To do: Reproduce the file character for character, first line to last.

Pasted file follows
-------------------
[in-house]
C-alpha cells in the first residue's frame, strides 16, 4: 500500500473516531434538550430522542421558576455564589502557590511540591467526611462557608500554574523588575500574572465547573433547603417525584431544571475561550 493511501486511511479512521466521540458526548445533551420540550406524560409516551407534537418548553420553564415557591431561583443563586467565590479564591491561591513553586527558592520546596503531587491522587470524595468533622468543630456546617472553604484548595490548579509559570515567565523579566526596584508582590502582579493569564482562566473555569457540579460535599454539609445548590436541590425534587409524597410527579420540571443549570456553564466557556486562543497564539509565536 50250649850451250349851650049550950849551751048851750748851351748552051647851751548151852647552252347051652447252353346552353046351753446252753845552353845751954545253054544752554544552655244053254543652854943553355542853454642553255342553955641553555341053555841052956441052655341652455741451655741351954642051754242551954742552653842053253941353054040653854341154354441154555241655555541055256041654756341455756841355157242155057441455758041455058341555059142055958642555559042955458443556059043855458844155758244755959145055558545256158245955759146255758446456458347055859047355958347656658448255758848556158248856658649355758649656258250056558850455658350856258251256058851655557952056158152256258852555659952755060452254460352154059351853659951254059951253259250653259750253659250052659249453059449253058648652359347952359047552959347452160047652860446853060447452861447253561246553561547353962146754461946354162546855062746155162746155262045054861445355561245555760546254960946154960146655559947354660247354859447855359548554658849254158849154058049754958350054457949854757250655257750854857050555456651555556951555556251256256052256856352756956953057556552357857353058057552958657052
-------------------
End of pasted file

[in-house]
C-alpha cells in the first residue's frame, strides 16, 4: 500500500473516531434538550430522542421558576455564589502557590511540591467526611462557608500554574523588575500574572465547573433547603417525584431544571475561550 493511501486511511479512521466521540458526548445533551420540550406524560409516551407534537418548553420553564415557591431561583443563586467565590479564591491561591513553586527558592520546596503531587491522587470524595468533622468543630456546617472553604484548595490548579509559570515567565523579566526596584508582590502582579493569564482562566473555569457540579460535599454539609445548590436541590425534587409524597410527579420540571443549570456553564466557556486562543497564539509565536 50250649850451250349851650049550950849551751048851750748851351748552051647851751548151852647552252347051652447252353346552353046351753446252753845552353845751954545253054544752554544552655244053254543652854943553355542853454642553255342553955641553555341053555841052956441052655341652455741451655741351954642051754242551954742552653842053253941353054040653854341154354441154555241655555541055256041654756341455756841355157242155057441455758041455058341555059142055958642555559042955458443556059043855458844155758244755959145055558545256158245955759146255758446456458347055859047355958347656658448255758848556158248856658649355758649656258250056558850455658350856258251256058851655557952056158152256258852555659952755060452254460352154059351853659951254059951253259250653259750253659250052659249453059449253058648652359347952359047552959347452160047652860446853060447452861447253561246553561547353962146754461946354162546855062746155162746155262045054861445355561245555760546254960946154960146655559947354660247354859447855359548554658849254158849154058049754958350054457949854757250655257750854857050555456651555556951555556251256256052256856352756956953057556552357857353058057552958657052